Friday, January 25, 2013

A mall's closing can mean more than just bottom-dollar bargains

A few weeks ago, I read that the Shore Mall in Egg Harbor Township, Atlantic County, was closing at the end of the month, and that the bulk of the building was slated for demolition. I realized that I couldn't just sit idly by; I was compelled to do something. So I loaded up the minivan with the family and took the hour or so drive for one last look.
The sense of place has a way of weaving itself into the fabric of one's being, and certainly, the Shore Mall is woven into mine like fine, majestic denim.
I took the “back way” to the mall, the same route my dad always took when I was a kid. My dad never like highways. He would go miles out of his way, along roads with no shoulders or curbs, just to avoid a little traffic. I was amazed by the many housing developments that now populated areas that were considered the middle of nowhere decades ago.
The vast back parking area of the mall looked pretty much the same except for the notable absence of parked cars. This was the place where for many years my parents would take my brothers and me to watch Santa Claus land in a helicopter.
We pulled up to my old go-to entrance. I was thrilled to get one of the best parking spaces I'd ever gotten there. Inside felt like Mad Max meets Mall Rats. Workers were carting out a Tetris of display fixtures. Many stores were dark, empty, and gated. Those that were still open appeared sparsely stocked and disheveled. There were a few people roaming about possibly looking for bargains or, like me, reminiscences.
I showed my kids where the old Sears catalog pick-up used to be. My mom did all our back-to-school shopping by catalog. Weeks later we'd go to the small catalog pick-up area, take a number, and wait an eternity.
“That's where I bought my first pair of Levi's,” I told my kids. Since all our back-to-school clothes were from the Sears catalog, all my jeans were Toughskins, a unique type of denim that did not resemble anything my friends were wearing, which they often reminded of.
I pointed out where the music store used to be. That was the place I bought the Grease soundtrack record that got me in so much trouble. My older brother and I had taken the bus to the mall. The last thing my dad had said to us was to make sure we keep enough money to get back on the bus. When I saw how much the Grease album was, I had a dilemma. Needless to say, my father was very angry and yelled at me through most of the back roads home.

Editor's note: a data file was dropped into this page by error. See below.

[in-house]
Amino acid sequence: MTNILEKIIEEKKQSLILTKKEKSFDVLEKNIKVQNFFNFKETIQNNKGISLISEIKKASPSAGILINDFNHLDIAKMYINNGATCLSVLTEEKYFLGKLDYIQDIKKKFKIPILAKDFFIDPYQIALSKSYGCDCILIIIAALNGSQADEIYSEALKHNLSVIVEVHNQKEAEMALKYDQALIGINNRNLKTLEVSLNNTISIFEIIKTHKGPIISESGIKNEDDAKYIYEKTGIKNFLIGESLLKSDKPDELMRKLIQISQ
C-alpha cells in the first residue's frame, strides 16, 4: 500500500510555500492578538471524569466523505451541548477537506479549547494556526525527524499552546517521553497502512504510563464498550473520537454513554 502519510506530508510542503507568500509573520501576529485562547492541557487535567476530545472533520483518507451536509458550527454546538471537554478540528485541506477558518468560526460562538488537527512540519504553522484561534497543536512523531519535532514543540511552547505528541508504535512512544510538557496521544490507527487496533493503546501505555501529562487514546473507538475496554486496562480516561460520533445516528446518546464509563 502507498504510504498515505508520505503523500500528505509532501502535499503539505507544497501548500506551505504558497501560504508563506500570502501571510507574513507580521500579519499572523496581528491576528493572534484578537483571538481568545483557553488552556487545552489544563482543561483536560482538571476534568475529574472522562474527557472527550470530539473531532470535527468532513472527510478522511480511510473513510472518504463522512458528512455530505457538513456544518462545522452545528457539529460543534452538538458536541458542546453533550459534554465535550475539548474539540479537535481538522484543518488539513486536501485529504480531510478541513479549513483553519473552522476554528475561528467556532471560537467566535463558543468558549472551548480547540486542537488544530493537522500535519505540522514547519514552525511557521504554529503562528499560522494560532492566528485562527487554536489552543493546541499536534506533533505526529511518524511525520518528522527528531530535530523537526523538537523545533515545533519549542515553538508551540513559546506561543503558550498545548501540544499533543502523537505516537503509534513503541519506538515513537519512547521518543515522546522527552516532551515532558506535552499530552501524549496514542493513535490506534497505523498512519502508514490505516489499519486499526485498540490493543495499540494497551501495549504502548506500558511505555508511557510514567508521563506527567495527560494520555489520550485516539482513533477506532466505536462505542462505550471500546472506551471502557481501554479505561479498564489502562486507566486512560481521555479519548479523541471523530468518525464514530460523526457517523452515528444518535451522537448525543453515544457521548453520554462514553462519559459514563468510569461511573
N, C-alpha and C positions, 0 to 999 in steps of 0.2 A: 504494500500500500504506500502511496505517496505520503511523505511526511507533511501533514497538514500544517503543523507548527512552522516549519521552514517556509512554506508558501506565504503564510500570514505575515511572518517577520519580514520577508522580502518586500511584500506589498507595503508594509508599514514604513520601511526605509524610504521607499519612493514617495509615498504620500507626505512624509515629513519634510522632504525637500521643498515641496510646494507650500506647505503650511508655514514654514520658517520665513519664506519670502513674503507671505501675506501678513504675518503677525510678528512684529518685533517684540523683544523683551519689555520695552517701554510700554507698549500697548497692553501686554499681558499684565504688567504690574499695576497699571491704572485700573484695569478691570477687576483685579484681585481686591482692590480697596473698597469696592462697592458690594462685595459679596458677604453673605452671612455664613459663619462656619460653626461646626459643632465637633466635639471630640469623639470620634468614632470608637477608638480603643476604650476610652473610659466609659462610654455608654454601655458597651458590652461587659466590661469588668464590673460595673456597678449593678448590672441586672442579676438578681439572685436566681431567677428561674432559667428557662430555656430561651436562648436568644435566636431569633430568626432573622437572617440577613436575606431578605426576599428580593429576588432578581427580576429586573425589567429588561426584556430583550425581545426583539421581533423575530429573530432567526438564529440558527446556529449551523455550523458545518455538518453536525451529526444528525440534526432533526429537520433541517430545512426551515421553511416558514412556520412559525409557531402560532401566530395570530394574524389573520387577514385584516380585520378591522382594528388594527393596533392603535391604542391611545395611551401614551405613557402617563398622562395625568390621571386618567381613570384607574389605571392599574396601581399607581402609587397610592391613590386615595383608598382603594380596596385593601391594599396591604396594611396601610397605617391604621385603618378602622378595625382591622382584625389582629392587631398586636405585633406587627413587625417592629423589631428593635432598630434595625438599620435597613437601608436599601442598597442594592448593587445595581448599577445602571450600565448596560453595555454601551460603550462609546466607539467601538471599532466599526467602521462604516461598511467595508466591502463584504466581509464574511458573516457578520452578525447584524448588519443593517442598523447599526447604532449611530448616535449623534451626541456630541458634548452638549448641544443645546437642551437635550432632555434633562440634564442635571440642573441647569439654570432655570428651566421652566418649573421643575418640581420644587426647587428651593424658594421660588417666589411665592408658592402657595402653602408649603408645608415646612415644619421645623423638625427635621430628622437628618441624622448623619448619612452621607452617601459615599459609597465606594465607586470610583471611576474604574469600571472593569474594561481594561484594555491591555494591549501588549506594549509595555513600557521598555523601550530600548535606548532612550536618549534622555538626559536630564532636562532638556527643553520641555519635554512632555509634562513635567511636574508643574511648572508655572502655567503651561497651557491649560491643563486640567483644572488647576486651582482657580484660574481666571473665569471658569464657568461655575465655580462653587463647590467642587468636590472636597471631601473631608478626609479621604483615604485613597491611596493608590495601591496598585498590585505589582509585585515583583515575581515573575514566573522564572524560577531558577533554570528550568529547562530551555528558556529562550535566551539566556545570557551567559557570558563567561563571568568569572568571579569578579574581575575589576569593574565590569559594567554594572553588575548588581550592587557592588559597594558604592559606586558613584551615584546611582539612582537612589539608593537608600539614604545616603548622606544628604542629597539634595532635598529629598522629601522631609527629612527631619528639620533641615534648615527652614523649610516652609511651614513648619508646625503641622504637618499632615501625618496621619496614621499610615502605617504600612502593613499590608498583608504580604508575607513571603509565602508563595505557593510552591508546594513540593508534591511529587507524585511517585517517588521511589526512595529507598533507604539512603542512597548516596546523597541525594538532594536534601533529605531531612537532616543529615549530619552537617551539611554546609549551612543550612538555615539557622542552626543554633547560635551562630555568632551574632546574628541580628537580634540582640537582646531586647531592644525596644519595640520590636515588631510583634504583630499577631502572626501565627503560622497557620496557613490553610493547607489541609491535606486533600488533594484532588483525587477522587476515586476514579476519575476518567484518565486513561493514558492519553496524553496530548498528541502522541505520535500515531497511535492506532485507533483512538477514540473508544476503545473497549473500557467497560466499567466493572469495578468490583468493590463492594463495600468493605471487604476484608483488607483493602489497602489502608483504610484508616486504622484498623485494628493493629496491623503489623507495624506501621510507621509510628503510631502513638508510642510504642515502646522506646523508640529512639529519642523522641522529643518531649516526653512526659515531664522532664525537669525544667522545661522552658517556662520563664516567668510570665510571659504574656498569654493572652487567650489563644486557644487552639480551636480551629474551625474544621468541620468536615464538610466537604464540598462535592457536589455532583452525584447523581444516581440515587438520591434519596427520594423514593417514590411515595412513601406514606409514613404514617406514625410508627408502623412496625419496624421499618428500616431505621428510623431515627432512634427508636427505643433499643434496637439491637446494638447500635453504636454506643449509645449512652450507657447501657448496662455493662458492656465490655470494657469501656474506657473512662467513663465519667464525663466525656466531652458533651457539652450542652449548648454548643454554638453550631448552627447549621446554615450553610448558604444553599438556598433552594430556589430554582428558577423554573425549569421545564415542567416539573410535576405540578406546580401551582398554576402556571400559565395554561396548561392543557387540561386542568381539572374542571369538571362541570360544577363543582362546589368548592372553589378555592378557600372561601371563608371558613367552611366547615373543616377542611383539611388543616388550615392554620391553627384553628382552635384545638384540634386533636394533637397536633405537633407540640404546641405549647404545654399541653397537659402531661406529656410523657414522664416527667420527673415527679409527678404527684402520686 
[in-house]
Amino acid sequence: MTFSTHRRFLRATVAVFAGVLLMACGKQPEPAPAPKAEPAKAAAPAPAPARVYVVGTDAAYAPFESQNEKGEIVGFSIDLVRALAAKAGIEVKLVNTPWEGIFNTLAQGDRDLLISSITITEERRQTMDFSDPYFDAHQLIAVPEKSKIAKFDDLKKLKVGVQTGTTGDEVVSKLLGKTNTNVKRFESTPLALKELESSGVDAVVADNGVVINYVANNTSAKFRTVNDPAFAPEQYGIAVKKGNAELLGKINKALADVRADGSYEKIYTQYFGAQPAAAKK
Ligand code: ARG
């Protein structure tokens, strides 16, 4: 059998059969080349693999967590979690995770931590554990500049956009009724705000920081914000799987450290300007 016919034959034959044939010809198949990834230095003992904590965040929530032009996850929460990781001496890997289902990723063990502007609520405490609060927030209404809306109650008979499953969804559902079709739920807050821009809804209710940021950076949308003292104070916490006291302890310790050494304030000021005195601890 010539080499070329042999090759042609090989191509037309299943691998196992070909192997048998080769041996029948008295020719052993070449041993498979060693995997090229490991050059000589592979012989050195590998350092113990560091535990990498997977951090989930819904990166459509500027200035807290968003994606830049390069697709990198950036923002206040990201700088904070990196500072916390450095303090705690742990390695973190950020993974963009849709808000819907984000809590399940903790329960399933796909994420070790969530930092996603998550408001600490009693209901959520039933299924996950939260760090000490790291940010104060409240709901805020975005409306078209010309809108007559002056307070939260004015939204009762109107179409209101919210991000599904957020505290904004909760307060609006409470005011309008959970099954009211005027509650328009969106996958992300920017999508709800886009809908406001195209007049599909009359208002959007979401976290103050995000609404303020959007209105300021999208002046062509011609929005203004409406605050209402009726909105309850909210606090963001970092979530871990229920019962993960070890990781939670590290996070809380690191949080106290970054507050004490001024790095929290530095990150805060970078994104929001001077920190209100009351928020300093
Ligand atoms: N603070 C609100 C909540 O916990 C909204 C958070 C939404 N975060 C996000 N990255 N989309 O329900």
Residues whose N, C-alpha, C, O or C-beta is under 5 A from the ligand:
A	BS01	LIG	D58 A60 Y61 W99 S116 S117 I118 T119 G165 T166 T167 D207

There were so many places with their stories. Here was the shell of a department store I worked at when I was in high school. They assigned me to the linens department. It was very awkward at first. But, let me tell you, I can still fold a fitting sheet like nobody's business. There was the space where the t-shirt kiosk used to be where I once bought a Cheap Trick t-shirt that my aunt thought inappropriate for a boy to wear until I explained to her that they were a rock band. And where I got a John Lennon t-shirt a couple of days after he was killed.
While my wife took our five year old daughter to the bathroom, I stood with my two youngest boys, put my arms on their shoulders and told them that how this mall was one of the ruins of my life in progress, my Parthenon, a monument to what was that helped create in me what is, and in a few short months, it will be a flat empty space.
I told my kids to look around, but not just here. I told them to remember to look around in their own lives, to appreciate the places they go because it will all be woven into who they will be.
As we walked out the door by the old pizzeria, my daughter looked up to me thoughtfully and said, “You mean we're not even going to get anything!”

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